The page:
By Steven Reinberg, HealthDay
“Vitamin D decreases inflammation in tissues, and inflammation is a driver of cancer,” explained Bruce Hollis, the study’s lead researcher and a professor of pediatrics, biochemistry and molecular biology at the Medical University of South Carolina in Charleston.
For the study, researchers randomly assigned 37 men who elected to have their prostate removed to receive either 4,000 international units (IU) of vitamin D or an inactive placebo daily for 60 days before their operation.
When the prostate gland was examined after their surgery, researchers found that many who received vitamin D had improvements in their prostate tumors, while the tumors in the placebo group remained the same or got worse.
“In greater than 60 percent of those taking it, vitamin D actually made the cancer better,” said Hollis.
Hollis reported that in some cases the tumor shrank and in others the cancer went away. However, the study was small, and results from a larger trial aren’t expected for several years, he added.
Doctors often recommend a “watch and wait” period for men with low-grade, or less aggressive, prostate tumors. But many patients and their families aren’t comfortable waiting and opt to have surgery before it’s deemed medically necessary. These findings suggest that taking vitamin D might help reduce the need for such radical treatment.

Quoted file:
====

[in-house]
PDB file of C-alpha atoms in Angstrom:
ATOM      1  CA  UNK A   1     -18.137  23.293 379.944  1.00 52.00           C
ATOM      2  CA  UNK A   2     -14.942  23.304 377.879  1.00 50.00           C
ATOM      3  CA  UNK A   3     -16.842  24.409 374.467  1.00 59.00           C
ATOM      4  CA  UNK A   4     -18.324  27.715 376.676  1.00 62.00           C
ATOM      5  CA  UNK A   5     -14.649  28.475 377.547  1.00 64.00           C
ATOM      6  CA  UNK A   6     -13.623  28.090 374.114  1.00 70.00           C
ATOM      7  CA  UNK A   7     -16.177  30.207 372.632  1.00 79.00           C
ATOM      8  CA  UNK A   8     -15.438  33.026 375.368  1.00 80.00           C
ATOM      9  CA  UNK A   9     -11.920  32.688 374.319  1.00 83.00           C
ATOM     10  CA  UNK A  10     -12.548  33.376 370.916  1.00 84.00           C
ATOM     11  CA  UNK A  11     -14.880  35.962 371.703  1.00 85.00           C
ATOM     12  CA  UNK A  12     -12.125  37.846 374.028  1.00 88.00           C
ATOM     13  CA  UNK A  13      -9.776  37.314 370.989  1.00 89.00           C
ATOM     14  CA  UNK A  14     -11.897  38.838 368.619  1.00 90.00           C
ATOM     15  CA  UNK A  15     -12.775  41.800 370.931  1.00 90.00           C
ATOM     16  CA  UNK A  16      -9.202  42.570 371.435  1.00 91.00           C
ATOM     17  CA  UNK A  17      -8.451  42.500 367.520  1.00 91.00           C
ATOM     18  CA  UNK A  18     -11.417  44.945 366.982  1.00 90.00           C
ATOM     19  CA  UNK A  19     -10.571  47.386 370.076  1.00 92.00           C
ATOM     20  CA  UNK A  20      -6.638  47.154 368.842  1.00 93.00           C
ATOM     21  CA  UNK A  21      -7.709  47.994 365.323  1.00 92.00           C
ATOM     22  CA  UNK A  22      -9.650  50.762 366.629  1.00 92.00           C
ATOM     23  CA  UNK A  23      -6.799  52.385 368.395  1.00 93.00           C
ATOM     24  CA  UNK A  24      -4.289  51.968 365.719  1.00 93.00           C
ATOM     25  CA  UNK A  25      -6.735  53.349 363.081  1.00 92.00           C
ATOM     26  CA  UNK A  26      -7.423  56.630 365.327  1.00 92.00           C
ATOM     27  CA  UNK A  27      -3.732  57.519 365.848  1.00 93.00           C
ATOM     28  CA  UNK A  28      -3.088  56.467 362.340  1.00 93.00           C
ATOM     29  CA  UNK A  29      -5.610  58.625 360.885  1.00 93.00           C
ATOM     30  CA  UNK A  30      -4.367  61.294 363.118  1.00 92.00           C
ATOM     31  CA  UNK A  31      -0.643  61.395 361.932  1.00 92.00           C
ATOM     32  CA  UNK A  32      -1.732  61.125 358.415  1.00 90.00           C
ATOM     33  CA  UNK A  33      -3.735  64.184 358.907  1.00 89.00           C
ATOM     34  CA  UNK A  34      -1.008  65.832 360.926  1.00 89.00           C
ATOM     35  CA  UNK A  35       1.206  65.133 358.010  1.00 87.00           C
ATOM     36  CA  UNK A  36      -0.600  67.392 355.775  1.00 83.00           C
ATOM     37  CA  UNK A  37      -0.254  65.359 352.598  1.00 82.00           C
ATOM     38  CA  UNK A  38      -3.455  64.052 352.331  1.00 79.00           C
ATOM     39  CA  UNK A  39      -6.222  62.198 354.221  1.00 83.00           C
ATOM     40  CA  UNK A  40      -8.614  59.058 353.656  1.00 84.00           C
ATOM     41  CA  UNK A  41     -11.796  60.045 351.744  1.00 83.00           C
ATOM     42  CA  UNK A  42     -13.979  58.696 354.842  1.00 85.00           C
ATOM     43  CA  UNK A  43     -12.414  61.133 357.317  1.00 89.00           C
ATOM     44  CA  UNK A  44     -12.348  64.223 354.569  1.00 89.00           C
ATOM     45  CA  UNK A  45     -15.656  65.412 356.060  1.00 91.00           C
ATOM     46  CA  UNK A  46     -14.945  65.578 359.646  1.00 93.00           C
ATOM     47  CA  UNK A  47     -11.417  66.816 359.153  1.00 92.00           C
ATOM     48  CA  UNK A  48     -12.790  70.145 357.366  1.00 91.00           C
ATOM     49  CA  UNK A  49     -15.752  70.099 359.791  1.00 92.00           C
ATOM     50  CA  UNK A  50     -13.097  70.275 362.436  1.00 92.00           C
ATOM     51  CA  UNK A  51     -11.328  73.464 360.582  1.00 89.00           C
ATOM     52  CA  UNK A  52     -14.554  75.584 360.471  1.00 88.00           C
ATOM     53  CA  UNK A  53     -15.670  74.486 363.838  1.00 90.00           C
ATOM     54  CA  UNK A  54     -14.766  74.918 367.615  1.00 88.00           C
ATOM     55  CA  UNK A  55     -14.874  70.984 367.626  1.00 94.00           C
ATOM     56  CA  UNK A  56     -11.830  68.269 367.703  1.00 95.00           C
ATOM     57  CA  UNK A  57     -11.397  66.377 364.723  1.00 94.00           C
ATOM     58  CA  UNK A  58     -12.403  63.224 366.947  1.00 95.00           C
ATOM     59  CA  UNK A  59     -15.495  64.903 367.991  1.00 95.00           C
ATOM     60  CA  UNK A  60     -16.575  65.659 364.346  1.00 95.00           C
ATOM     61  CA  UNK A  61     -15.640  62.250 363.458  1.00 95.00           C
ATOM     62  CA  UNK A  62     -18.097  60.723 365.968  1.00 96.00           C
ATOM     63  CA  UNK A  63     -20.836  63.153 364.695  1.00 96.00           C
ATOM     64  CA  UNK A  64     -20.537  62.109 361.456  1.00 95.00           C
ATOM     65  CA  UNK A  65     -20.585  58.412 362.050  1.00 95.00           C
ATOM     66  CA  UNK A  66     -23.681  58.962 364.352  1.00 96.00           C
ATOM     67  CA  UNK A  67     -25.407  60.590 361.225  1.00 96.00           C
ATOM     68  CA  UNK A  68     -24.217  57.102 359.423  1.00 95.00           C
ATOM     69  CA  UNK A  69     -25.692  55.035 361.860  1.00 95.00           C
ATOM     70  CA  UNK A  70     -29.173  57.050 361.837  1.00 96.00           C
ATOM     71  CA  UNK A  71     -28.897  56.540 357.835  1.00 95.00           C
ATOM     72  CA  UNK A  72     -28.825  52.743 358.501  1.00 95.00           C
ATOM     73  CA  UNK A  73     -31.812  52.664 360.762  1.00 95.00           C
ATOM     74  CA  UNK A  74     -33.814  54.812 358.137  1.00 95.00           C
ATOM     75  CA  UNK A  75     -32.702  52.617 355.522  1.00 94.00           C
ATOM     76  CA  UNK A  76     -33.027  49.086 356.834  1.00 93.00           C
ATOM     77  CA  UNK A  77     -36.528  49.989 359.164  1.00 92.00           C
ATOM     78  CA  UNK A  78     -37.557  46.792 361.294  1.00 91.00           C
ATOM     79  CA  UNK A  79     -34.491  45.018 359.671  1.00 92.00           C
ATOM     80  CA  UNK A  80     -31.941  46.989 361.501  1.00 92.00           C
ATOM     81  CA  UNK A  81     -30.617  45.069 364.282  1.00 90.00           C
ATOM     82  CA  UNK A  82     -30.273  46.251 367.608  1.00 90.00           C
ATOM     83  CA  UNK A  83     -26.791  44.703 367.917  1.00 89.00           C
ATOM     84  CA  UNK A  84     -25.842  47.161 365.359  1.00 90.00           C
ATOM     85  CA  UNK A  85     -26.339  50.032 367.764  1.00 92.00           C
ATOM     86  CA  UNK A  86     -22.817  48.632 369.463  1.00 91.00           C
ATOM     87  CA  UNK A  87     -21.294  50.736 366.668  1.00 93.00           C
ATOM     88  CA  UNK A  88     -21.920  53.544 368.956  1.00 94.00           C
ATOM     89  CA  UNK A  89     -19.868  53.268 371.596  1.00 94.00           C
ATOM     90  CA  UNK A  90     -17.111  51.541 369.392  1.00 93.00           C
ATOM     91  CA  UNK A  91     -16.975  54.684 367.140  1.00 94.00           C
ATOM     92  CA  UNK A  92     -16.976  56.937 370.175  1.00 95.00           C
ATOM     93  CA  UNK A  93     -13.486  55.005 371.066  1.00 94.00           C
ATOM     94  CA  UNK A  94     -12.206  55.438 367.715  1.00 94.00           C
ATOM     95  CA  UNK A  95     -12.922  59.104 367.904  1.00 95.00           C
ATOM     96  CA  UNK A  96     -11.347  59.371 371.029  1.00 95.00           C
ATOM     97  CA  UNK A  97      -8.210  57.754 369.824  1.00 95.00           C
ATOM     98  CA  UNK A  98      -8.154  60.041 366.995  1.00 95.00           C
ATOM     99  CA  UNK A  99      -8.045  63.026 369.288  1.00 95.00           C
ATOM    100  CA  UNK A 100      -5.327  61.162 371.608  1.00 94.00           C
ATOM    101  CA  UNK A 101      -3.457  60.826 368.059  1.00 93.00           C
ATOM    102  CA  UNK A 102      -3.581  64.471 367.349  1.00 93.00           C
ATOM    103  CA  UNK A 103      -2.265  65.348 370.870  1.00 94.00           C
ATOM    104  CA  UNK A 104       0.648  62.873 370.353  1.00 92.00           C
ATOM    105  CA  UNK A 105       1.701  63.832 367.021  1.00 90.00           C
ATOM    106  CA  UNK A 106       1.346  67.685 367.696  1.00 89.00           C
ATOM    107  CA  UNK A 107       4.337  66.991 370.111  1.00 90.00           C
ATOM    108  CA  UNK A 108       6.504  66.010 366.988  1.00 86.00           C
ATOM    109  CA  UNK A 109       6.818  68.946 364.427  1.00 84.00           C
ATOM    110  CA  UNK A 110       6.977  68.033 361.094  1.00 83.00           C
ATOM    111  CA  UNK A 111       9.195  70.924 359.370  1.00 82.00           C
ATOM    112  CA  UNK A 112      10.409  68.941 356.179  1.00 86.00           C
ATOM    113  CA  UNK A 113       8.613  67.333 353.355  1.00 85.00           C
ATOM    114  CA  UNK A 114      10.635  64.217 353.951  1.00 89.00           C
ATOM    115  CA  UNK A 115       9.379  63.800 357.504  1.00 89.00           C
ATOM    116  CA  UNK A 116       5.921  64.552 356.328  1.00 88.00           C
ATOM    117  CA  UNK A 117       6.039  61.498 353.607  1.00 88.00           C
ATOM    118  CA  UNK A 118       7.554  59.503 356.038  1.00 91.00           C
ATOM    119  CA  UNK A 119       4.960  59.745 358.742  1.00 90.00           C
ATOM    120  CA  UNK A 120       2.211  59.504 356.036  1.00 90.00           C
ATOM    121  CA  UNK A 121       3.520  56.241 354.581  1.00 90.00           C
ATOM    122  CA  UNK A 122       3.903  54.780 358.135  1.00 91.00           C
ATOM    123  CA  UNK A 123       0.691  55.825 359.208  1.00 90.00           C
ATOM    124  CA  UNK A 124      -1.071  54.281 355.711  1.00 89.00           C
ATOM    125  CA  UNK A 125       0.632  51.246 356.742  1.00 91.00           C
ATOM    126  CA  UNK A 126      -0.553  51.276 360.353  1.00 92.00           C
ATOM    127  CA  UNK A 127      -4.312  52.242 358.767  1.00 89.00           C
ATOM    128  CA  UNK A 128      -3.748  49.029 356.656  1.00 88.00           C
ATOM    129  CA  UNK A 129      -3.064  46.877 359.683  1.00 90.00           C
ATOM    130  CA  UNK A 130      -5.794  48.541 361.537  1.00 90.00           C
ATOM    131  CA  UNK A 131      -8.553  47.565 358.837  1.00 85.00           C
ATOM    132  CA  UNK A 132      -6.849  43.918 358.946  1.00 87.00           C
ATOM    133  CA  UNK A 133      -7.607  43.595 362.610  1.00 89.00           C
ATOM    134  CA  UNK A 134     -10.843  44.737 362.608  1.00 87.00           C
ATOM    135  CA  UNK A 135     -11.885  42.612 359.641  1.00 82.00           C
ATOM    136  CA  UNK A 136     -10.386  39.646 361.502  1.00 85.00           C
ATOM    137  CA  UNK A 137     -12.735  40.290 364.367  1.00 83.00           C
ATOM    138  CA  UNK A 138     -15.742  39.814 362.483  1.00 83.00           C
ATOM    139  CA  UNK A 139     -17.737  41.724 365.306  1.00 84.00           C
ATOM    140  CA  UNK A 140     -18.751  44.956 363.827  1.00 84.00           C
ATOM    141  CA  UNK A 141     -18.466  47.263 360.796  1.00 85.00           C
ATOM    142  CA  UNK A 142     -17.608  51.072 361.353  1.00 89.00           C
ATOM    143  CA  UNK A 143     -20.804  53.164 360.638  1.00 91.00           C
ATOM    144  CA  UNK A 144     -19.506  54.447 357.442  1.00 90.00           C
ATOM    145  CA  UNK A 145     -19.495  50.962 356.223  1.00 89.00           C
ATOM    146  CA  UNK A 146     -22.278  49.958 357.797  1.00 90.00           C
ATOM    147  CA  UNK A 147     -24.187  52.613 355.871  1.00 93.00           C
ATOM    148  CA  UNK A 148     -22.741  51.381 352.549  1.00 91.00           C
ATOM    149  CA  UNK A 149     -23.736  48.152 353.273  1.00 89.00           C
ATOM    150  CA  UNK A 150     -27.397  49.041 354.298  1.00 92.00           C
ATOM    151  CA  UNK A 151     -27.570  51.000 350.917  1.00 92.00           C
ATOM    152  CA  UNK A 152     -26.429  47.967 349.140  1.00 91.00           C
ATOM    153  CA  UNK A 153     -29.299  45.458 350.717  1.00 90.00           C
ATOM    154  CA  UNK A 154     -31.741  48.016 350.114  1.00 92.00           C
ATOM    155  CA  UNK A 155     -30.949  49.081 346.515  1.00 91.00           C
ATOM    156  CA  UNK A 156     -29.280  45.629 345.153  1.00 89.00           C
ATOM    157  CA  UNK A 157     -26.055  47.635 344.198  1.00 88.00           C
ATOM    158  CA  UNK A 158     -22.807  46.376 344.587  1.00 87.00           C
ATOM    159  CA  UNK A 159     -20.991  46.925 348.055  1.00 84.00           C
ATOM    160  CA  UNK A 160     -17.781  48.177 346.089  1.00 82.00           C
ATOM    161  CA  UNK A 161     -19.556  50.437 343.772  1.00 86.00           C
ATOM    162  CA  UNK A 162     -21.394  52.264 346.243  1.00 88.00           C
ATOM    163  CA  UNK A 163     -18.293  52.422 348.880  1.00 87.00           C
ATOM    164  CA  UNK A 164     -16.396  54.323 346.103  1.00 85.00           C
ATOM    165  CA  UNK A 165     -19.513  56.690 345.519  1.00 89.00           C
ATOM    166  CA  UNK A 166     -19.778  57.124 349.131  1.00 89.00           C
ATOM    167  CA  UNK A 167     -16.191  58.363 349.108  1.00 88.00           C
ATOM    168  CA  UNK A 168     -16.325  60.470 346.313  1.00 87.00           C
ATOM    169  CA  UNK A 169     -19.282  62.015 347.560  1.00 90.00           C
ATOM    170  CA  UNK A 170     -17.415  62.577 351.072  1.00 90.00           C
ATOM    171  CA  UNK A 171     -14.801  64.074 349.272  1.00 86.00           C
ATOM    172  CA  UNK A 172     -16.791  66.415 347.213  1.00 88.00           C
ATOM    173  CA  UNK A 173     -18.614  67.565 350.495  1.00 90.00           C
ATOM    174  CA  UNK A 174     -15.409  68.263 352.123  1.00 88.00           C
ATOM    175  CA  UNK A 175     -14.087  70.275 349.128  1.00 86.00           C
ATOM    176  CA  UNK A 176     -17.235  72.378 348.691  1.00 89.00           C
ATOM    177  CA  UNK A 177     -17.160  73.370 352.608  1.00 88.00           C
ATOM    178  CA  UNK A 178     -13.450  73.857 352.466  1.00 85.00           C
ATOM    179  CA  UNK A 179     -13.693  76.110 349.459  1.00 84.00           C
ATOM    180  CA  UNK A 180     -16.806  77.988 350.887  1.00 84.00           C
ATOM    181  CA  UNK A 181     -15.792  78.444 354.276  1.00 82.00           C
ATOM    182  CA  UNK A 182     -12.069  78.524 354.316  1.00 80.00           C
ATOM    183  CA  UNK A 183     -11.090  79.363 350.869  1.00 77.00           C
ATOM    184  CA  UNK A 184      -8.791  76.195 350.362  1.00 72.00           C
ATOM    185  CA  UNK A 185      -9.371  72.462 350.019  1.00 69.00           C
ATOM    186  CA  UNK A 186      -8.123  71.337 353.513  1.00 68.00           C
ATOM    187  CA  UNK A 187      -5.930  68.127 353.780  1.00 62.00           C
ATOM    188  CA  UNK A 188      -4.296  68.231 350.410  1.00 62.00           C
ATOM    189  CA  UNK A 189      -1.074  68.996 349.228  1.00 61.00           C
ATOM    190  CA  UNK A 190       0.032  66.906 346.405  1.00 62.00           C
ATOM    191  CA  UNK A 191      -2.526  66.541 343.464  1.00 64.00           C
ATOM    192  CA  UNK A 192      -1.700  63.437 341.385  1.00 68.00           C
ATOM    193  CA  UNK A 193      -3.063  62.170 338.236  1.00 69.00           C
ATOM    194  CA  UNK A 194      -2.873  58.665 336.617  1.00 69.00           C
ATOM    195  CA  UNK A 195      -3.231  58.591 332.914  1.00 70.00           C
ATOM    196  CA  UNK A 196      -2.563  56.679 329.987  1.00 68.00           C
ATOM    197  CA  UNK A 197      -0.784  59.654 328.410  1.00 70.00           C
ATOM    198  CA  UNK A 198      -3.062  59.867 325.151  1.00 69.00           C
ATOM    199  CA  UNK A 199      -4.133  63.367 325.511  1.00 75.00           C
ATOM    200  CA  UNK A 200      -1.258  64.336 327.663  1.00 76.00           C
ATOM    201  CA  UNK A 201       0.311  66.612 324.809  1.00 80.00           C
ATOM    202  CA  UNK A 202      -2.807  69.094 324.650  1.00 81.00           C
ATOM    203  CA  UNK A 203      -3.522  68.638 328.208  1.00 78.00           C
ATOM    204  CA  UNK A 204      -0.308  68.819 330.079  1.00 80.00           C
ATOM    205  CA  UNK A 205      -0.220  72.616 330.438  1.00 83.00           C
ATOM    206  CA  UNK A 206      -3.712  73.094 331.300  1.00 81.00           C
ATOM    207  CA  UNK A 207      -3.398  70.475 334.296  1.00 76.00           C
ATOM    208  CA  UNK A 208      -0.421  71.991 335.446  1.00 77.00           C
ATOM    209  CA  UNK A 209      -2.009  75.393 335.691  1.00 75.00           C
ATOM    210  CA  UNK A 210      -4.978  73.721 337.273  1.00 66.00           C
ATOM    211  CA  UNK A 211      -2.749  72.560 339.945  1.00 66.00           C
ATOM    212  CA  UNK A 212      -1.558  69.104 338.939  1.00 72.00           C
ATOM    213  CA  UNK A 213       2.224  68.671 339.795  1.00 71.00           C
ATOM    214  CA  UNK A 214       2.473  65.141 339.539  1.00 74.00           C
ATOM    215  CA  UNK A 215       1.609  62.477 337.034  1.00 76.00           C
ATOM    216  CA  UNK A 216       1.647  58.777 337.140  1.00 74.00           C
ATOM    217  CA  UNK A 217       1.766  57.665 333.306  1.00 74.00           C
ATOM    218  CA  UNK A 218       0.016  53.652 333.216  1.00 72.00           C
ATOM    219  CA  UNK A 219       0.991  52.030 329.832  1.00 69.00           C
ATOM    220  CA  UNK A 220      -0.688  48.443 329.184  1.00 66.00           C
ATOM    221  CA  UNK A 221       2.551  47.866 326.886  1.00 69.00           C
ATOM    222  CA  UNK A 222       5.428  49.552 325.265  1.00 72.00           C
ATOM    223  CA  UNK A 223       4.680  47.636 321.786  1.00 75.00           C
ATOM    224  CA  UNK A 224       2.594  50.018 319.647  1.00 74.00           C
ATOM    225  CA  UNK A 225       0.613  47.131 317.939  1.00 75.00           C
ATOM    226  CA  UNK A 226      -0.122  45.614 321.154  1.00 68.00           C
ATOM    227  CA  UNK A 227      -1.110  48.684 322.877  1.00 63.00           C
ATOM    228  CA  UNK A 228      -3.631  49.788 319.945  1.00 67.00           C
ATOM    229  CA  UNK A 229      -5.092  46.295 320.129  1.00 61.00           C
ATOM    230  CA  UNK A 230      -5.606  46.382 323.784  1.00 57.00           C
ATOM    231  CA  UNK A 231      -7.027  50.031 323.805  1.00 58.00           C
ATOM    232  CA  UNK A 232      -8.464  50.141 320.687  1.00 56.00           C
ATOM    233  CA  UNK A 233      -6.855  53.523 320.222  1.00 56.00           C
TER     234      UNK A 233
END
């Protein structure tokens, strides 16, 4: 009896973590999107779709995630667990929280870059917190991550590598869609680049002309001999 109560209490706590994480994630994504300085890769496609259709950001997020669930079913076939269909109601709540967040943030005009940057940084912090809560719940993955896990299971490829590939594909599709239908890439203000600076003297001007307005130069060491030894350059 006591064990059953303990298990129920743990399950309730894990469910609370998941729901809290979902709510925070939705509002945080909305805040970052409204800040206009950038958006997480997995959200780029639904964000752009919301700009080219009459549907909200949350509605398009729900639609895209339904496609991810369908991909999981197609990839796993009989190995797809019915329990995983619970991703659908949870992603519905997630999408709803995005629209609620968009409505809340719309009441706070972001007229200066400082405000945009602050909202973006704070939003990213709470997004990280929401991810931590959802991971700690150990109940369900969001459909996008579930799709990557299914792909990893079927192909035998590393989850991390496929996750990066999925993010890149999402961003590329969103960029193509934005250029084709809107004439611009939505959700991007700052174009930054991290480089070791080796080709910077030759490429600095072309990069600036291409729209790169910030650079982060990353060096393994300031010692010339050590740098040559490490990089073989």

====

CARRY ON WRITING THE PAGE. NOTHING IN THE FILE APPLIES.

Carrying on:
But Dr. Anthony D’Amico, chief of radiation oncology at Brigham and Women’s Hospital in Boston, said that this study was too small to reach any definitive conclusion about the value of vitamin D in fighting prostate cancer.
“It’s premature to make any conclusions,” he said. The findings also need to be replicated in a much larger number of patients, D’Amico said.
D’Amico stressed that men should not start taking vitamin D supplements in hopes of slowing or curing prostate cancer.
Vitamin D, known as the “sunshine vitamin,” is produced by the body when it’s exposed to sun. It’s also found in fortified dairy products and fatty fish.
The study results were scheduled for presentation Monday at the annual meeting of the American Chemical Society in Denver. Data and conclusions presented at meetings are usually considered preliminary until published in a peer-reviewed medical journal.
For more about prostate cancer, visit the American Cancer Society.
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